3 Arch Sex Behav (2013) 42: Lastly, we posited that young adults who were no longer friends with their most recent FWB partner would report higher levels of depressive symptoms and greater feelings of loneliness as compared to young adults who were still friends with their FWB partner (Hypothesis 5). Method Participants A total of 979 undergraduates at a large university in the south east of the United States were recruited to participate in a study on relationships. Because we were interested in young adults FWB relationships after the intimacy ended, we established the following exclusion criteria: (1) were in a committed romantic relationship over the past 12 months or were currently in a romantic relationship, (2) did not report engaging in a FWB relationship over the past 12 months, (3) were currently in a FWB relationship, and (4) were over 25 years old (as the study was focused on young adults). 1 To identify participants who engaged in a FWB relationship, we used the following definition: Some people say that FWB is a friendship in which there are also physical encounters, but no ongoing committed relationship (e.g., not boyfriend/girlfriend). Based on this definition, how many FWB relationships did you have over the past 12 months? This definition was adapted from previous studies (cf. Bisson & Levine, 2009; Owen & Fincham, 2011a). Based on these criteria, 671 participants were excluded from the final sample. The final sample included 308 participants, 119 men and 189 women, with a median age of 19 years (M = 19.32, SD = 1.30).The majority of the participants identified as Caucasian (63.6 %), 14.9 % identified as African American, 13.6 % identified as Latino/a, 3.2 % identified as Asian American, 0.3 % identified as Native American, and 4.2 % indicated other or did not report their race/ethnicity. Measures Post-FWB Friendship Status (Friendship Status) Participants perception of their friendship status with their former FWB partner was assessed by the following item: How would you describe your relationship with your most recent FWB partner? The response options were: (1) We are no longer friends, (2) We are still friends, but not as close as we were prior to becoming physically intimate, (3) 1 There were 14 participants who were in a relationship in the prior 12 months, who also reported a FWB in the prior 12 months, and where there was no infidelity in the relationship and they were not dating their former FWB partner. We are still friends, and just as close as we were prior to becoming physically intimate, and (4) We are still friends, and even closer than prior to becoming physically intimate. FWB-Relationship Adjustment (FWB-Rel. Adjustment) The FWB-Rel. Adjustment measure was adapted from the Dyadic Adjustment Scale-4 (Sabourin, Valois, & Lussier, 2005). Items used included How much do you trust this person? (1 = Not at All to 5 = A lot), Do you confide in this person? (1 = Not at All to 5 = A lot), In general, how often do you think that things between you and your most recent FWB partner are going well? (1 = Never to 5 = Always), and Please indicate the degree of happiness, all things considered, of your relationship (1 = Extremely Unhappy to 7 = Perfect). Although this measure was adapted from an exclusive romantic relationship measure, the items have high face validity across relationships. Further, other studies have adapted similar exclusive romantic relationship measures for FWB relationships (e.g., Bisson & Levine, 2009). Cronbach s alpha for this measure was.76. Friends with Benefits: Partner Deception Scale (Deception) (Quirk et al., 2013) The Deception Scale was utilized to assess whether young adults perceived deception by their most recent FWB partner. An example item is: I expected my FWB relationship to continue when it was suddenly cut off without explanation. The four items were rated on a five-point scale ranging from 1 (Not At All)to5(Very Much). Quirk et al. found young adults who reported more perceived deception also reported lower relationship adjustment with their FWB partner and more depressive symptoms. Further, the construct validity was supported through a factor analysis and the alpha estimate was.80. In the current study, Cronbach s alpha was.79. FWB-Mutual Social Connectedness (Mutual Social) We developed an item to assess whether participants were socially connected with their FWB partner. This item was informed by commitment theory, specifically the concept of social pressure, wherein social connectedness may increase the pressure on an individual to sustain the relationship (in some form) (Owen et al., 2011). The item was: We have a lot of mutual friends. This item was rated on a 5-point scale, ranging from 1 (Not at all)to5(a lot). FWB-Experience We assessed whether participants perceived their FWB relationship as being more friends or more physically intimate. Specifically, the item was Were you more friends or more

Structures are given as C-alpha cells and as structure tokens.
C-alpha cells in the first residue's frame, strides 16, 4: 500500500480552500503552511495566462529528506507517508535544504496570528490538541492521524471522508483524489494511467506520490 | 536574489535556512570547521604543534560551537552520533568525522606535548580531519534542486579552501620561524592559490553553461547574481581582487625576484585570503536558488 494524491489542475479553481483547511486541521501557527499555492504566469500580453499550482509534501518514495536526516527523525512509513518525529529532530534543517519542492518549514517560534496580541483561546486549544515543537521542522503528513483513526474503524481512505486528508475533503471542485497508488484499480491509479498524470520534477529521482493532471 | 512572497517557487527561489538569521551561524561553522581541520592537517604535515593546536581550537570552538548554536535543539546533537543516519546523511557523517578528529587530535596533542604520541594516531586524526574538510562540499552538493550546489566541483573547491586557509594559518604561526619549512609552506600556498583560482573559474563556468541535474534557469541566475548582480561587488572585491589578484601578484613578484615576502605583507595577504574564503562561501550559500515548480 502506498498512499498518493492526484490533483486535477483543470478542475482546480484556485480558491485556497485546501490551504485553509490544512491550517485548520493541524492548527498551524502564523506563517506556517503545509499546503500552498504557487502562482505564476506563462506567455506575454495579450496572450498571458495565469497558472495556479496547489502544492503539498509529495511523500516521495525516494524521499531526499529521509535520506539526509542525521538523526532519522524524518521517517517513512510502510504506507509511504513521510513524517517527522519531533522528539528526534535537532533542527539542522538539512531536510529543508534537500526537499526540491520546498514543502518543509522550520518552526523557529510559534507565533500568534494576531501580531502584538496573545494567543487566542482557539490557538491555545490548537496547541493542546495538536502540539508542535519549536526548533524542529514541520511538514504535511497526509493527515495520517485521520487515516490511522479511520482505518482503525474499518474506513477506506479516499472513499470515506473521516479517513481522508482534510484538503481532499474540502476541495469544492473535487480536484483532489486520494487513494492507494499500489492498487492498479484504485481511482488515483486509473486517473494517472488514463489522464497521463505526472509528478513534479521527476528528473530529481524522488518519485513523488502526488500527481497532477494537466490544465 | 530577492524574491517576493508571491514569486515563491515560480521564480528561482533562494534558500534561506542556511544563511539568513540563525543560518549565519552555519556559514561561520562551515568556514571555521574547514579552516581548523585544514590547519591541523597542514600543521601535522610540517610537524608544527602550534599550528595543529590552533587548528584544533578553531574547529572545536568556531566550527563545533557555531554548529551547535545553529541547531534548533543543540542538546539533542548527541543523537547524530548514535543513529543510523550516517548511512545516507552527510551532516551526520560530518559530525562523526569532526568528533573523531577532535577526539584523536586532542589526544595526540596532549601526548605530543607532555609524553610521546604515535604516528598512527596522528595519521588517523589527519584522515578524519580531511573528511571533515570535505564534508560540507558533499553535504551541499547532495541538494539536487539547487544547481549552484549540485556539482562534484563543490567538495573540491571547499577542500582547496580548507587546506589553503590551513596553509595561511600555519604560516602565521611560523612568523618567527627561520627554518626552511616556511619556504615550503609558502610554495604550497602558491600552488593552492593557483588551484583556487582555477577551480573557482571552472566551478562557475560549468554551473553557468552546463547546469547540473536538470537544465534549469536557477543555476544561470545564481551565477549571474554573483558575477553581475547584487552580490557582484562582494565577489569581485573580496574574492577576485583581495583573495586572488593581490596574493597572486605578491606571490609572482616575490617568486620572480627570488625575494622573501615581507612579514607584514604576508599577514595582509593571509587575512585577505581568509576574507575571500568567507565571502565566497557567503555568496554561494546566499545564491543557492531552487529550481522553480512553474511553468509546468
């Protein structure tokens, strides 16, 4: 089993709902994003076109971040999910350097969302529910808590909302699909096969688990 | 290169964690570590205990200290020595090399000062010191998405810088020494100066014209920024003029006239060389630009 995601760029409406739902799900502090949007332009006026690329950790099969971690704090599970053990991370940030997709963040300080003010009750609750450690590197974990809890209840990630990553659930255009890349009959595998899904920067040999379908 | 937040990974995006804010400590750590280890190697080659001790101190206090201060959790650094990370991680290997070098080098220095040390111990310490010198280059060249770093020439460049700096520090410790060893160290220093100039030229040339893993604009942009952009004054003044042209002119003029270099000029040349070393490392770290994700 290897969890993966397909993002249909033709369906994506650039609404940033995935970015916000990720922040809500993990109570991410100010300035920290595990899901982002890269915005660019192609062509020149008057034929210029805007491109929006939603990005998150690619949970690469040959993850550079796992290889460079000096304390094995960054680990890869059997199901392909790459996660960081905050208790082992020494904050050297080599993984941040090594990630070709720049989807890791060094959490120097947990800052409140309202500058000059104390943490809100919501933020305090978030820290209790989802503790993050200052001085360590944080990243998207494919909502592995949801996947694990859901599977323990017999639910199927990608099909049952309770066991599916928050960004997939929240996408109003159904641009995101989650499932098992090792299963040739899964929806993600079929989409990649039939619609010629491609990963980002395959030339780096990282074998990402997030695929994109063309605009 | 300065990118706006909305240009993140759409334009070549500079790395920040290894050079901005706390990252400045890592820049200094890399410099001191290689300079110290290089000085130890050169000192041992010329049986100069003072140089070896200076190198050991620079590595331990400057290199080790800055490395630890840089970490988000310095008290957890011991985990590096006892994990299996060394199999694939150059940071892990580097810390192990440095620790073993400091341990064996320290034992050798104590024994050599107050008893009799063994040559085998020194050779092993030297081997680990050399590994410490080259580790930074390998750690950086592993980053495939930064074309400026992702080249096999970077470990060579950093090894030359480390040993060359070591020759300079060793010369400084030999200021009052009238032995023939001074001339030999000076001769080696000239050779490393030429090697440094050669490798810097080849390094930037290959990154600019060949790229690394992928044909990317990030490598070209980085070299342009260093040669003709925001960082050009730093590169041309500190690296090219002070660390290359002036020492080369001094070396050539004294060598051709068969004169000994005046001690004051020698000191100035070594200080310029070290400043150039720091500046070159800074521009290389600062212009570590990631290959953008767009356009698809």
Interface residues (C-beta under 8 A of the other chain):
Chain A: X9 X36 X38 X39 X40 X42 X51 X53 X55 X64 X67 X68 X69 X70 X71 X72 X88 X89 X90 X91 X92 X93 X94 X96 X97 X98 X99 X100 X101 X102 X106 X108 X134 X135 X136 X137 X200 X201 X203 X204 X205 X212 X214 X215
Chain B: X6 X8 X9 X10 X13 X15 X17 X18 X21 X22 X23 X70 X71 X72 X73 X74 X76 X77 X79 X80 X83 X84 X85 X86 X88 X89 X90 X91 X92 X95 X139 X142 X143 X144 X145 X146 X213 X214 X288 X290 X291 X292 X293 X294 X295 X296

4 1446 Arch Sex Behav (2013) 42: physically intimate? which was rated on a 5-point scale ranging from 1 (More friends)to 5(More physically intimate). Loneliness The UCLA Loneliness Scale is a commonly used measure to assess individuals perceptions of how lonely they feel (Russell, 1996). The eight item version used required participants to make ratings on a 4-point scale, with the anchors 1 (Never) to 4(Often). The UCLA Loneliness scale has demonstrated adequate reliability across samples and is commonly related to numerous indicators of psychological distress (e.g., depression, low self-esteem; see Vassar & Crosby, 2008). Cronbach s alpha in this sample was.85. Depressive Symptoms We utilized the Center for Epidemiologic Studies-Depression Scale (CES-D) (Radloff, 1977) to assess psychological distress in the past week. The CES-D has 10 items that are rated on a four-point scale, ranging from 1 (Rarely or none of the time, less than 1 day)to4(most ofall of the time, 5 7 days) with higher scores indicating more distress. The CES-D is a commonly used measure of depressive symptoms and has demonstrated adequate reliability and validity estimates in numerous studies (see Cole, Rabin, Smith, & Kaufman, 2004). Cronbach s alpha for our sample was.80. Procedure Participants were recruited through an introductory course on families across the lifespan that fulfills a social studies requirement and therefore attracts students from across the university. In the spring semester of 2011, students were offered multiple options to obtain extra credit for the class, one of which comprised the survey used in this study. Ninetyeight percent of the class decided to participate in the study. They completed informed consent and were told how to access the online survey. They were given a 5-day window in which to complete the survey. All procedures were approved by the university IRB. In the completion of the measures about their FWB relationship, the participants were instructed to respond about their most recent FWB relationship. Results We initially tested whether current friendship status varied according to biological sex; men and women did not significantly differ in their friendship status, v 2 (3, N = 308) = 1.45 (see Table 1). In this sample, 18.5 % of young adults reported that they were no longer friends with their most recent FWB partner (referred to as no longer friends hereafter) and 31.5 % of young adults reported continuing the friendship; however, they were not as close as they were prior to being physically intimate (referred to as not as close ). In contrast, 35.4 % of young adults reported being just as close with their most recent FWB partner as they were prior to becoming physically intimate (referred to as just as close ) and 14.6 % of young adults reported that their relationship with their most recent FWB partner was even closer than prior to becoming more physically intimate (referred to as even closer ). Next, we tested whether FWB-Rel. Adjustment, Deception, Mutual Social, and FWB-Experience varied based on young adults friendship status with their most recent FWB partner. We conducted a 2 (gender) 9 4 (friendship status) MANCOVA, with time since their FWB relationship ended as a covariate. The main effect for Friendship Status was statistically significant, F(12, 285) = 11.46, p\.001, g 2 =.14. Table 2 shows the means, SDs, univariate F-tests, and the pairwise comparisons. For the pairwise comparisons, we opted for a more conservative alpha level (p\.01) to control for family wise error. For FWB-Rel. Adjustment, young adults reported incrementally better relationship adjustment as their friendship status increased. That is, young adults who were no longer friends reported the lowest levels of relationship adjustment whereas young adults who reported being even closer reported the highest levels of relationship adjustment (ds ranged from 1.14 to 2.09). Young adults who were no longer friends reported perceiving more deception from their most recent FWB partner as compared to the other groups (ds ranged from 0.56 to 1.06). Additionally, young adults who reported being not as close also reported more deception from their FWB partner as compared to young adults who were still friends and even closer (d = 0.57). Young adults who reported no longer being friends reported that they had fewer mutual friends with their FWB partnerascomparedtoyoungadultsinthenotasclose(d = 0.50), just as close (d = 0.45) groups, and the even closer group (d = 0.36). Young adults who were no longer friends reported being more physically intimate(than friends) as compared to the other groups (ds ranged from 0.50 to 0.96) with the exception of the even closer group (p =.03). Next, we tested whether young adults depressive symptoms and feelings of loneliness varied by friendship status. We conducted a 2 (Gender) 9 4 (Friendship Status) MAN- COVA with depressive symptoms and loneliness as the dependent variables and time since the FWB relationship ended as the covariate. There were significant main effects for Friendship Status, F(6, 291) = 2.14, p\.05, g 2 =.02, and Gender, F(2, 291) = 3.51, p\.05, g 2 =.02. Table 3 shows the means, SDs, univariate F-test, and the pairwise comparisons. Young adults who were no longer friends reported greater feelings of loneliness as compared to the